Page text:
A gunman opened fire at a community college in southwest Oregon on 1 October, killing nine people and wounding seven others before police shot him dead, authorities said, in the latest mass killing to hit an American campus. The suspect, Chris Harper-Mercer was slain in an exchange of gunfire with police in Snyder Hall at Umpqua Community College in Roseburg following the rampage shortly after 10.30am local time.
Cassie Welding, a student at Umpqua Community College, was in the classroom next door to where the shooting occurred and said she heard crying and "I love yous" before witnessing one student being shot. Welding says one of the students, another woman, ventured out of the classroom to see what was going on when she was shot.
"I did not see the gunman, but I witnessed her getting shot," said Welding, who along with other students went to the aid of the woman, even though the shooting had not stopped.
"So we get her inside, because the door was slightly open, and we still hear gunshots even when this is going on," said Welding, who described the scene as "horrific".
Another Umpqua student, McRae Kittleman, said he didn't know what was happening until his teacher came into the room.
"I hadn't heard about it up until my teacher had come running into the room in a very big panic, telling all the students – 20 plus – to come into a teacher's room in the back and hide, duck down, shut off all the lights, and don't make any noise," said McRae Kittleman. He said they remained hidden until a state trooper told them it was safe to leave the classroom.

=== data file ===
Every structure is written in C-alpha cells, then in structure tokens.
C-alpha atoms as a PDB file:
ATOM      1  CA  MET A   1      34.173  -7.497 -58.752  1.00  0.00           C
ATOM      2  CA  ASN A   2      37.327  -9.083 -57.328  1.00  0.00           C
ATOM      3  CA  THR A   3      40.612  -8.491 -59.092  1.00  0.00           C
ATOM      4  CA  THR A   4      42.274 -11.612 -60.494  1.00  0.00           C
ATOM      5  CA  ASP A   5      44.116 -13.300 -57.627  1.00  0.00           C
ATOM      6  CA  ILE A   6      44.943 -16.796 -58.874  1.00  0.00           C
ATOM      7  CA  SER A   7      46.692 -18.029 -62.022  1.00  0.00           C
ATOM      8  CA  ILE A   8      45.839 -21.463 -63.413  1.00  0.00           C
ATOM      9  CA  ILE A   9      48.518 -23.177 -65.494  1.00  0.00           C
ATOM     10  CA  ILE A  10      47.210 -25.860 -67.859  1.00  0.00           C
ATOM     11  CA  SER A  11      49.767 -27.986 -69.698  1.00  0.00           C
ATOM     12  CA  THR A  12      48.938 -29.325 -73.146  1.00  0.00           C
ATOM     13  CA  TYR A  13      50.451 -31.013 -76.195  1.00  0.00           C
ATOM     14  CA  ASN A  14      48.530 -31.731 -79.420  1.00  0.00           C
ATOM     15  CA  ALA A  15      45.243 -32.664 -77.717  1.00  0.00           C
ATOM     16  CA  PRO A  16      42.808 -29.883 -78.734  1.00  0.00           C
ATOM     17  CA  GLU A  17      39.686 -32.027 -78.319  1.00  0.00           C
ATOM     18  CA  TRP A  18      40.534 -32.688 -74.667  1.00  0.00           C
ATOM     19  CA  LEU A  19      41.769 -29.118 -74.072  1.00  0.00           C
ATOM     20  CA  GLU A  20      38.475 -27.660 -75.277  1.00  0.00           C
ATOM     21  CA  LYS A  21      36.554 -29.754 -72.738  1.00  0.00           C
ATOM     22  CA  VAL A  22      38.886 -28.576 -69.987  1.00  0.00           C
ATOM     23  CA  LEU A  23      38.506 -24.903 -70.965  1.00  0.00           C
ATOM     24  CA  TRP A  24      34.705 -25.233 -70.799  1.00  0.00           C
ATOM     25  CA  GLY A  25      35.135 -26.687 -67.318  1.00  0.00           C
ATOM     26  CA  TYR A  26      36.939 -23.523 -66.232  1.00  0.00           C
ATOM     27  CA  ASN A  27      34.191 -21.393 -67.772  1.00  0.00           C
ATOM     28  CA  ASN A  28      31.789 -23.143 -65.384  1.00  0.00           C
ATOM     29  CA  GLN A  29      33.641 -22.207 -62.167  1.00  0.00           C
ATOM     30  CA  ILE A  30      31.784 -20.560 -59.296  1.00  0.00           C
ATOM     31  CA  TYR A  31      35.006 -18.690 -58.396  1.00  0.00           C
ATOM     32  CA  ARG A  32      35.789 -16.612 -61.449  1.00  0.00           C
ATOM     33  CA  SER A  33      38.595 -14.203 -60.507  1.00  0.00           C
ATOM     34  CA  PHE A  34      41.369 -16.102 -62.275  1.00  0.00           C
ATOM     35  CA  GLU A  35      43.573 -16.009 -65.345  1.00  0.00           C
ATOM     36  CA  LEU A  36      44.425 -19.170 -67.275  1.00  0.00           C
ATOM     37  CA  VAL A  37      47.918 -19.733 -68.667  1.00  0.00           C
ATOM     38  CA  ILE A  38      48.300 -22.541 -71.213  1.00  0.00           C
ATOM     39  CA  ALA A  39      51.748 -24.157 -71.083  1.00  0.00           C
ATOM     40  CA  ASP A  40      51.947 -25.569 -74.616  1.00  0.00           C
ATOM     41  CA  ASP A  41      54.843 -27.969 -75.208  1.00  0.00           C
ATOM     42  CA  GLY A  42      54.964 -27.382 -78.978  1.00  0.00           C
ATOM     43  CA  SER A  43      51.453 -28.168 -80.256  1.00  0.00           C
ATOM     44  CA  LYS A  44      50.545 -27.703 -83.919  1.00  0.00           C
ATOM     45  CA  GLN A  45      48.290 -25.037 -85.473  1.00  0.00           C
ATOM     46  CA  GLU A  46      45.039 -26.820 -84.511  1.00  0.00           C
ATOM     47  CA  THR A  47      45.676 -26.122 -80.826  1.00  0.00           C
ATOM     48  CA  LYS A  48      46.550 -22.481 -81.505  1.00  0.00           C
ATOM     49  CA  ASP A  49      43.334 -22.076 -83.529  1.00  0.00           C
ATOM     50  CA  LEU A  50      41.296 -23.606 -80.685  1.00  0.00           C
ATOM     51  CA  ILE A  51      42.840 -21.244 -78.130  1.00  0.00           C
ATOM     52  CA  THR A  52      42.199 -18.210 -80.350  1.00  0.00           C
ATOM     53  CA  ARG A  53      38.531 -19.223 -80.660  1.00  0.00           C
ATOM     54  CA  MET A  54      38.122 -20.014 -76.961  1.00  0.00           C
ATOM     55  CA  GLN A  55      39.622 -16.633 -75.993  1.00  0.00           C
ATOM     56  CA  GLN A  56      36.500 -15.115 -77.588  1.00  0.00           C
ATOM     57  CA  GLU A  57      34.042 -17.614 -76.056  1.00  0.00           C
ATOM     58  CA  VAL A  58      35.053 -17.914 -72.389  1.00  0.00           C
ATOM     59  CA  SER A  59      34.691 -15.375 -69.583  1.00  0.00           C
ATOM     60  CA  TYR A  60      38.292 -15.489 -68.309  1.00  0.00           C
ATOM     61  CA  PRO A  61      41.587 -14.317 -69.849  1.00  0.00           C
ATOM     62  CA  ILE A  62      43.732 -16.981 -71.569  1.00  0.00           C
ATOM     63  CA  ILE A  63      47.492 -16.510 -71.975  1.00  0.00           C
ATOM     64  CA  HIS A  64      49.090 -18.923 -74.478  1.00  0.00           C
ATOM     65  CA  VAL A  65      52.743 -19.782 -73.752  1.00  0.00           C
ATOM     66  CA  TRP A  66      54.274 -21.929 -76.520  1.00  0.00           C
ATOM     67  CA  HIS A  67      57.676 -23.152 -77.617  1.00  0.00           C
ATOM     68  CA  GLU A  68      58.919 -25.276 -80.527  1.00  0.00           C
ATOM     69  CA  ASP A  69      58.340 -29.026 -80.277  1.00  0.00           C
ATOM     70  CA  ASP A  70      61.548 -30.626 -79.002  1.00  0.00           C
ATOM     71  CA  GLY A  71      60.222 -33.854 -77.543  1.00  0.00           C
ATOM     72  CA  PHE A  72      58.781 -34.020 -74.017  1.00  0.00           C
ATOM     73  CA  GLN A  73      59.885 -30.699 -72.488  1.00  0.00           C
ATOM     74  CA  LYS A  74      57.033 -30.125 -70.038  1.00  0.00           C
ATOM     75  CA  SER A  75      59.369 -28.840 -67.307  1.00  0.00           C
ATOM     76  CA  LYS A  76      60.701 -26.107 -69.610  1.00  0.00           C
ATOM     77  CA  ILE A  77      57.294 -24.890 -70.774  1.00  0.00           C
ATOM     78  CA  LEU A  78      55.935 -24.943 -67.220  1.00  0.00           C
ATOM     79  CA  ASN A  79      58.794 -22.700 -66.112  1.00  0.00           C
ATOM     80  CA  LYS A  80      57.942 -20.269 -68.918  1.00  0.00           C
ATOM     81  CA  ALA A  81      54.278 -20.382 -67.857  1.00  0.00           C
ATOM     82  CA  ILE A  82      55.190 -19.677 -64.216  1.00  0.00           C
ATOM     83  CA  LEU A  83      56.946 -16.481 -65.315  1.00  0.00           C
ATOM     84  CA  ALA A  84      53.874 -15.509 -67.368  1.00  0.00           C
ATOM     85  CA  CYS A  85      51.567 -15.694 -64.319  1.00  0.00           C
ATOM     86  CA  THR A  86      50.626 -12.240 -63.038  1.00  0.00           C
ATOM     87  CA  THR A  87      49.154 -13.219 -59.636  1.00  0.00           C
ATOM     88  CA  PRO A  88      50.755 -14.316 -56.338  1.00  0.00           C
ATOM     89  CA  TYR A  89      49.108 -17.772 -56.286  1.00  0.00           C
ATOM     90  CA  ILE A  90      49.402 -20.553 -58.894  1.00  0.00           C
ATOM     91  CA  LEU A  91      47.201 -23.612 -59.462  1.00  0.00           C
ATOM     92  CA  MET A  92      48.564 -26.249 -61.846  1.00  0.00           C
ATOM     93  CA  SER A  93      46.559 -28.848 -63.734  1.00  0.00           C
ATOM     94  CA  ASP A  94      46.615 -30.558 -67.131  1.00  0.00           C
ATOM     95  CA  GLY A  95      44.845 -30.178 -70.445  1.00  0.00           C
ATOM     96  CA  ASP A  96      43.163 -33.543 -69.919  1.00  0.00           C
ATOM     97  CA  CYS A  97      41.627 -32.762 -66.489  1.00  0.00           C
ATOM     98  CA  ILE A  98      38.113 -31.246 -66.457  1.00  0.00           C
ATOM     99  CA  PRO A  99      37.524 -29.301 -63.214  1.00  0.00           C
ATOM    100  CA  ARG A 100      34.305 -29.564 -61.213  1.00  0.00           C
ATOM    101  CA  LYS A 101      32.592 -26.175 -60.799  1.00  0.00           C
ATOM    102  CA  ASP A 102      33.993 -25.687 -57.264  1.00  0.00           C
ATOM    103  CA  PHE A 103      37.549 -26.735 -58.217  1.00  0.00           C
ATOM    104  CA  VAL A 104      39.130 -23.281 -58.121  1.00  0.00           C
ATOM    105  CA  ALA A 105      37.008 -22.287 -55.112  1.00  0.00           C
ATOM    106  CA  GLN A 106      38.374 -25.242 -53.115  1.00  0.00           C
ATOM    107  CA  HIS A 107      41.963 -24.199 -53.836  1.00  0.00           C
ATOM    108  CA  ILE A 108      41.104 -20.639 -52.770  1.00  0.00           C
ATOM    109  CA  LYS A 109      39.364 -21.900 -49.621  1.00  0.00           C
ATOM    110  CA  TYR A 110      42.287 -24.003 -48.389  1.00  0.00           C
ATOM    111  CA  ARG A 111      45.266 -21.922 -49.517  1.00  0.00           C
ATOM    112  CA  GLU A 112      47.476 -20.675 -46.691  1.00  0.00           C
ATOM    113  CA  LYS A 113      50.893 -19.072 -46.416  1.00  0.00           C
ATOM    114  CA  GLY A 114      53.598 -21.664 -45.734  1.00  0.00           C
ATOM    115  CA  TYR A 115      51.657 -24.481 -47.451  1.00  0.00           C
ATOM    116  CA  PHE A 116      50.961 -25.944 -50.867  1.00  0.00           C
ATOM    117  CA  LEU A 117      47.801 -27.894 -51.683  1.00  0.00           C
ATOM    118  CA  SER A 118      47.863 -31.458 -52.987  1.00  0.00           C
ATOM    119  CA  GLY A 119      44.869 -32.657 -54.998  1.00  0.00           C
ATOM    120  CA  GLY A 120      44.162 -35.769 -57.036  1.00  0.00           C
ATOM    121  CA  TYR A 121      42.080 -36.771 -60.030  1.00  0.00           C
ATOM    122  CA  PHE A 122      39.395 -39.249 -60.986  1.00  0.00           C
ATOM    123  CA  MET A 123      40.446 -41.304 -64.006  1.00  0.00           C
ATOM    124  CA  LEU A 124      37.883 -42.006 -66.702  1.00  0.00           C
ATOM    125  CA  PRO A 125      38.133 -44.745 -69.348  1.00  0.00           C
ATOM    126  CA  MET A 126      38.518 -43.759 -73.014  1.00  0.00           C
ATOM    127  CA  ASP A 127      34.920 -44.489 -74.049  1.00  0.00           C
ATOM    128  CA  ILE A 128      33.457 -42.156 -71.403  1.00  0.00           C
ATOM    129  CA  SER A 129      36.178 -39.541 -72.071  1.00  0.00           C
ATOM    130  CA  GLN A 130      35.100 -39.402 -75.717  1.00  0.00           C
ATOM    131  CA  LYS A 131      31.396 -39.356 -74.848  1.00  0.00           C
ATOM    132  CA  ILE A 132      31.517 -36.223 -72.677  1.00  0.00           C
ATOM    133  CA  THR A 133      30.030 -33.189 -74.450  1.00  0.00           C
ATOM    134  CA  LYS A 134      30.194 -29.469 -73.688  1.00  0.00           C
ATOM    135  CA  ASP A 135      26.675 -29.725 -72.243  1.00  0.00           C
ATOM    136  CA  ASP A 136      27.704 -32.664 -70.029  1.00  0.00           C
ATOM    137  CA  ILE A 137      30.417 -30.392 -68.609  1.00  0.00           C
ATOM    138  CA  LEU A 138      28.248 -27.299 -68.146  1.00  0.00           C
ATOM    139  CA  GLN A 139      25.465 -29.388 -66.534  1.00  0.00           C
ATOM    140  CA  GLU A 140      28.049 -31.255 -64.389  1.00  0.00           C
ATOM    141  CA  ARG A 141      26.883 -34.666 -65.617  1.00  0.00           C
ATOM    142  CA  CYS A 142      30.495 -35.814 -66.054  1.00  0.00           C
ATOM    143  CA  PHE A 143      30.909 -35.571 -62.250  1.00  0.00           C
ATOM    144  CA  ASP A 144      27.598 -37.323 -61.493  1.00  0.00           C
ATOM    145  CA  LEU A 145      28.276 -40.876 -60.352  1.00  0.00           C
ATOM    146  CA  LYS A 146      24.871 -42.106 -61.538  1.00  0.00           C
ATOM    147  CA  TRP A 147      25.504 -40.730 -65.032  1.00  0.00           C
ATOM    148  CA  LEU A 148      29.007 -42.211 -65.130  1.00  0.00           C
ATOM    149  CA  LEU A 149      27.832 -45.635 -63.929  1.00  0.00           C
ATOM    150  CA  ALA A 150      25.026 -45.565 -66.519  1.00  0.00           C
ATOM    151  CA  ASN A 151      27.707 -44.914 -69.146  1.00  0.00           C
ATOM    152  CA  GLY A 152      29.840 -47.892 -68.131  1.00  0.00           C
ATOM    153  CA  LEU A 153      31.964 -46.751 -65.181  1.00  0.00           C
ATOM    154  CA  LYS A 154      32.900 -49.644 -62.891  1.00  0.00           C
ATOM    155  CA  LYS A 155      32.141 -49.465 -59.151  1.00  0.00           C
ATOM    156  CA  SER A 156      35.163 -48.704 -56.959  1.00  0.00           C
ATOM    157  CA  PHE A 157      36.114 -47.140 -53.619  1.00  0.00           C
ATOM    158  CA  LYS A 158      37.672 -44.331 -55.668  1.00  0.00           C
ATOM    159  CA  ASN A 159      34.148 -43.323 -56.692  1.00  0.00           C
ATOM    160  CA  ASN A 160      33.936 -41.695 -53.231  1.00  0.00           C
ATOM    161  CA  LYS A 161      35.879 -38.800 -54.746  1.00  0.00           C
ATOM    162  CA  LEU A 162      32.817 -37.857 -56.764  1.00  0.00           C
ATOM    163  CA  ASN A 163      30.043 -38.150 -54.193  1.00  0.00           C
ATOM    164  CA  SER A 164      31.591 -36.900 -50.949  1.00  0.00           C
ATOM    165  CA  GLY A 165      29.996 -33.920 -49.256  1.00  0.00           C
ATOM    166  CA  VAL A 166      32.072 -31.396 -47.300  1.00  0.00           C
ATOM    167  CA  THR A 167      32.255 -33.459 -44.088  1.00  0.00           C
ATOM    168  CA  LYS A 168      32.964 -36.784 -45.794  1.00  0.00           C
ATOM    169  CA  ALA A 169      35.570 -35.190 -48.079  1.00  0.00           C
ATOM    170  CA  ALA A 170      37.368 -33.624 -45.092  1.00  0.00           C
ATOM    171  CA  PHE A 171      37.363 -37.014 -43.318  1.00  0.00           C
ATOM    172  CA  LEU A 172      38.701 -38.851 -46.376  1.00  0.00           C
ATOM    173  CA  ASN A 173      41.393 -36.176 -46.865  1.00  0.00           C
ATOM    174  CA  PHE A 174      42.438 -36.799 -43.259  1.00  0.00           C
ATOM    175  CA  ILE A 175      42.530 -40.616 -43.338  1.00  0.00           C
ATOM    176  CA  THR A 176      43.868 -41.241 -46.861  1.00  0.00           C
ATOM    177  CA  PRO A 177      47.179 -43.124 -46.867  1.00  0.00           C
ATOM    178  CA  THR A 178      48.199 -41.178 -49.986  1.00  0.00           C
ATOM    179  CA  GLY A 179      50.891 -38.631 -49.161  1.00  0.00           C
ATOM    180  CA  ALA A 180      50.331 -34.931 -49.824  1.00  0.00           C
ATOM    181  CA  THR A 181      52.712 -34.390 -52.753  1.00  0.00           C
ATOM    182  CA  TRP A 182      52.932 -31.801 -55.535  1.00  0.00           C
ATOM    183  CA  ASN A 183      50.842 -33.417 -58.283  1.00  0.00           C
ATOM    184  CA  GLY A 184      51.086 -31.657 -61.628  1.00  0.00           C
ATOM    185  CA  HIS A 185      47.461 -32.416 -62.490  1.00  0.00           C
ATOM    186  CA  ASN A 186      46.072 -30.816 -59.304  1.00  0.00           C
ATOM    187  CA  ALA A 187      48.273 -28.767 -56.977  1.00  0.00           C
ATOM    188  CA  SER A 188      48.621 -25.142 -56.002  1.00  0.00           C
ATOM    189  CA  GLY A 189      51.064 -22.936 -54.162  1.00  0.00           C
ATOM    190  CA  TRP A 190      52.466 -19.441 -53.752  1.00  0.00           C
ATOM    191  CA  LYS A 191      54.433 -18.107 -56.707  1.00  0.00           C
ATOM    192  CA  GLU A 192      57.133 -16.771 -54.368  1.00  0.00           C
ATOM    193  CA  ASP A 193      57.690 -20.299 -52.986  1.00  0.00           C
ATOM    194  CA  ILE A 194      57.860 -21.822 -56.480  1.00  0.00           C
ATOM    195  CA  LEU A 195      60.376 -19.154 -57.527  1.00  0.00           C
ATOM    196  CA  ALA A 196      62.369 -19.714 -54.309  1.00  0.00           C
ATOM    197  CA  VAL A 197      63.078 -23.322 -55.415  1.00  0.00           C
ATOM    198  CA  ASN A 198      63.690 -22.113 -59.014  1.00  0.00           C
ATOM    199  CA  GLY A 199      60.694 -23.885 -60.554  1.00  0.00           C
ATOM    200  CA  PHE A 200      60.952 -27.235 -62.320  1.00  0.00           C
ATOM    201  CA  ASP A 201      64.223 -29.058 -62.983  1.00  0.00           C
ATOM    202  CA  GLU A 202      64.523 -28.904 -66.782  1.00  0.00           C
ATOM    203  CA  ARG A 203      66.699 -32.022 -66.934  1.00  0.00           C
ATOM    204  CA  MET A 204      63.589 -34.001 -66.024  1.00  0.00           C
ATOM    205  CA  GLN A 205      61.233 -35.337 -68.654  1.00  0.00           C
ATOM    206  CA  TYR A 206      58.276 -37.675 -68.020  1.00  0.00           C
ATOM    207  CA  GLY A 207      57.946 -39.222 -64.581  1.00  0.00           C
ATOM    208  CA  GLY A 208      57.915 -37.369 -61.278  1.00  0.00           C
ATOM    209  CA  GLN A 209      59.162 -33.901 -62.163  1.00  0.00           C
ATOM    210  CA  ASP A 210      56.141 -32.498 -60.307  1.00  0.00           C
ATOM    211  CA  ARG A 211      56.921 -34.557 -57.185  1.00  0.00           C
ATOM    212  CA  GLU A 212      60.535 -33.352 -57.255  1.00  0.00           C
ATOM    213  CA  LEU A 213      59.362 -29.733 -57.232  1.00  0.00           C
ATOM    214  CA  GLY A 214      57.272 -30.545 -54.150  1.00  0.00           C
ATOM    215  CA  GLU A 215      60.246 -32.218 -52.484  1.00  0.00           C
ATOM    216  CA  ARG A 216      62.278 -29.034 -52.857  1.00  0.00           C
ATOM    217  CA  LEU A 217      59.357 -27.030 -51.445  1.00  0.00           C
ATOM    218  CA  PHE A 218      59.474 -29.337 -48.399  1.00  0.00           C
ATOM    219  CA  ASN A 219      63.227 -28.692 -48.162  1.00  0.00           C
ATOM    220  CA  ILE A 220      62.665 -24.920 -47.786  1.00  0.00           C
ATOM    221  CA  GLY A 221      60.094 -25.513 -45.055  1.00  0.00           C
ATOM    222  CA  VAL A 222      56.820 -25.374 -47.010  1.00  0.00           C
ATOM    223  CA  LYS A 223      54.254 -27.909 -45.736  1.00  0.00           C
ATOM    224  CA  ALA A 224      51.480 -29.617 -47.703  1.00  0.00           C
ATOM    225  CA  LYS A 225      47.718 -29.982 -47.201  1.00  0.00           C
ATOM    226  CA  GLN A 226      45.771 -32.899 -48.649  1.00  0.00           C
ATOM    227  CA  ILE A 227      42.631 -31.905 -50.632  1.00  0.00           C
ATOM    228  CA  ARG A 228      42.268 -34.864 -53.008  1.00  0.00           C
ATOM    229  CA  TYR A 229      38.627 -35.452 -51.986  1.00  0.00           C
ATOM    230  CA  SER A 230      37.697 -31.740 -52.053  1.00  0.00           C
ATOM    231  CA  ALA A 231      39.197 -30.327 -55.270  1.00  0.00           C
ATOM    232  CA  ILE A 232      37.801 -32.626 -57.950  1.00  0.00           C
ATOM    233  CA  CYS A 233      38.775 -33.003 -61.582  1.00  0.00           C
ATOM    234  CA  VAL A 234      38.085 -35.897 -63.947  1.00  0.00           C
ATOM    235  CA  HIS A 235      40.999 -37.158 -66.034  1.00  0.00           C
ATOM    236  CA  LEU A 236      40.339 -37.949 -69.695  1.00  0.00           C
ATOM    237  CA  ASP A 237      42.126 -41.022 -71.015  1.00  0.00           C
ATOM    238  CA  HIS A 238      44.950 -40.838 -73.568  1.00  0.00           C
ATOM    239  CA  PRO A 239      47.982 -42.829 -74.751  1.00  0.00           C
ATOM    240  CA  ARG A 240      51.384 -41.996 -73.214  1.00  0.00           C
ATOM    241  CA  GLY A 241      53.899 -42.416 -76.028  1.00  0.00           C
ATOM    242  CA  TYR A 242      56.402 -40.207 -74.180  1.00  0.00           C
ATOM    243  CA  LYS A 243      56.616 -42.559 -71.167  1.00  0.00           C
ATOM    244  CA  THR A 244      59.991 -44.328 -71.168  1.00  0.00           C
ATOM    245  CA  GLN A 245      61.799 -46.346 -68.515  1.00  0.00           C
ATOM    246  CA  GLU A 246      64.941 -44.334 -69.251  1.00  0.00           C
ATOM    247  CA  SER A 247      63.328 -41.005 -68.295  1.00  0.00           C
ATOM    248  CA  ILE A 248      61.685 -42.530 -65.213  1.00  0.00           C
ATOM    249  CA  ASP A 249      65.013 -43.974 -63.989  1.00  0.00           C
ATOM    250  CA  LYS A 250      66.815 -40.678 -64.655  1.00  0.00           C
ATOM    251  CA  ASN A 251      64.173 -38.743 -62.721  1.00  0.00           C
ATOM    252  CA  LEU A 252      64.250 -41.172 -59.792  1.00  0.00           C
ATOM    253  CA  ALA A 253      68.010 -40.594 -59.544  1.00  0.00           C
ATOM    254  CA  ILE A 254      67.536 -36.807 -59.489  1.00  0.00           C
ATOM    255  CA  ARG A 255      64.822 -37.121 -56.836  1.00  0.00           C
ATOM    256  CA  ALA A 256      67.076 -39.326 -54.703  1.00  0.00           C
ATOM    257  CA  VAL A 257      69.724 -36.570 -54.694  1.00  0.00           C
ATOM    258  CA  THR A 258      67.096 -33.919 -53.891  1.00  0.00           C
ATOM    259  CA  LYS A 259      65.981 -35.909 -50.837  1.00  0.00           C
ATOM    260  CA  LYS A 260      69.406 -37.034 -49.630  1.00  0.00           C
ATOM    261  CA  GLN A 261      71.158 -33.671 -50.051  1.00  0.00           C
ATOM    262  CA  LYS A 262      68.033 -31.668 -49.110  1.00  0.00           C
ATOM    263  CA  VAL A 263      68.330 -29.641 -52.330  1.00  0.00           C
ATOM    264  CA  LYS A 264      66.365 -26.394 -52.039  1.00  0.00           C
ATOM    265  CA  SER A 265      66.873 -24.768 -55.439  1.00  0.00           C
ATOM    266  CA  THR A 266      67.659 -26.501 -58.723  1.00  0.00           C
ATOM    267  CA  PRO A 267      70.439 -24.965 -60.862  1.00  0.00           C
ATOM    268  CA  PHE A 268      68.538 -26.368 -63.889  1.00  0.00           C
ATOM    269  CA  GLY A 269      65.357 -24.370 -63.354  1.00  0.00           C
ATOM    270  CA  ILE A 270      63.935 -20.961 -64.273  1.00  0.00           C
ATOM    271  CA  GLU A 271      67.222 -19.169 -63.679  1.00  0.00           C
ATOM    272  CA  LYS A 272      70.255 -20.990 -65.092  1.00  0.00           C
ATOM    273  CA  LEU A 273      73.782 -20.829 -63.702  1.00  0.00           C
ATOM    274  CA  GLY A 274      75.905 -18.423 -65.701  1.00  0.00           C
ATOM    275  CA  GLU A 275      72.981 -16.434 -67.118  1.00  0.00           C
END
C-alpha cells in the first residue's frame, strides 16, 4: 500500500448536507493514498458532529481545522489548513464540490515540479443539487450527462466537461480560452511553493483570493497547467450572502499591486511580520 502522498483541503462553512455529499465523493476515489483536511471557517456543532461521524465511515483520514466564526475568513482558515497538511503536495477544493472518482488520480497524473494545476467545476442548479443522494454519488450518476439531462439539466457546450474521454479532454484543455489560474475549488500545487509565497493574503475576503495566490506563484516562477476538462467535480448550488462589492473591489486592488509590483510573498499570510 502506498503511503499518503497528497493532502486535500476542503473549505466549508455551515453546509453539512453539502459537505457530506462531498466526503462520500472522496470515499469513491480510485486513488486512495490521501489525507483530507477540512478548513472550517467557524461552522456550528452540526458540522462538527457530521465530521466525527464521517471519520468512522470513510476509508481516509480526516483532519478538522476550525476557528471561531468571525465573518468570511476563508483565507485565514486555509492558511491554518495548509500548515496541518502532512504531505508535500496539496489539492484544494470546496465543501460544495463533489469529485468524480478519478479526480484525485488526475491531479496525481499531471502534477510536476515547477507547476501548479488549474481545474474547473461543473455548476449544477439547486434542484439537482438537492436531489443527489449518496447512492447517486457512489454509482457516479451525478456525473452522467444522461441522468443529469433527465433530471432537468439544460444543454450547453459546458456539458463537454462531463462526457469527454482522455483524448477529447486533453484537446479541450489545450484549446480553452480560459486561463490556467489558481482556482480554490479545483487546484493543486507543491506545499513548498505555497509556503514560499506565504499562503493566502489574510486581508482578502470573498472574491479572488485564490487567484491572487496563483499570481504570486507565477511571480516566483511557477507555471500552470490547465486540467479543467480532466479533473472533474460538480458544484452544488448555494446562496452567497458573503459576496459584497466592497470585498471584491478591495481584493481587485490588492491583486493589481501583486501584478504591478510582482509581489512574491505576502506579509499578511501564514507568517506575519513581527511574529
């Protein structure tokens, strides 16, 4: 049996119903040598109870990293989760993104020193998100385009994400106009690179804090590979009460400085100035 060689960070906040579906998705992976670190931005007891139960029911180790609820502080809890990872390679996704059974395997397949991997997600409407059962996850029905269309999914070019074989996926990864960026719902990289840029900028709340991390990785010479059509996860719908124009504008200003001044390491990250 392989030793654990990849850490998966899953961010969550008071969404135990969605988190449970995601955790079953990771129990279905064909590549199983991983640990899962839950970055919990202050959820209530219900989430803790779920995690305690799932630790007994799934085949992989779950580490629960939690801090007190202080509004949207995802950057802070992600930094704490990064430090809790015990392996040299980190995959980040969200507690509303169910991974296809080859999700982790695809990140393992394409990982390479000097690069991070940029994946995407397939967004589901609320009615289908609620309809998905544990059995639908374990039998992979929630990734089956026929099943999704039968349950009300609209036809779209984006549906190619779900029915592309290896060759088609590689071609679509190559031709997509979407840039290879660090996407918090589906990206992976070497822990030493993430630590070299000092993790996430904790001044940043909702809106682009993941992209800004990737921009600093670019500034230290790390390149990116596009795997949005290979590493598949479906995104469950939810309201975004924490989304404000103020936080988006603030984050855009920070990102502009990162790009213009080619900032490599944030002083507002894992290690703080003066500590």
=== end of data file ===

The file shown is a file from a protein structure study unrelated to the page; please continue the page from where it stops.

The massacre in Roseburg, a former timber town in Umpqua River Valley, is the latest in a series of mass shootings at US college campuses, movie theatres, military bases and churches in recent years. It marked the deadliest attack since a shooting rampage in June at a South Carolina church that killed nine.
The killings have fuelled demands for more gun control in the United States, where ownership of firearms is protected by the Second Amendment of the US Constitution, and better care for the mentally ill. The college, which began its autumn term this week and serves more than 13,000 students, 3,000 of them full-time, said it would be closed until Monday.
A professor at the college said the community came together at a time of need. "You just never would think it would happen where you're at. I have students who've moved on to other schools, other states and it's hard for them to believe as well. But one thing, I spent some time down at the fairgrounds and to see the community come together, you know, everybody from people bringing down water, to taxi companies offering rides, to people offering counselling."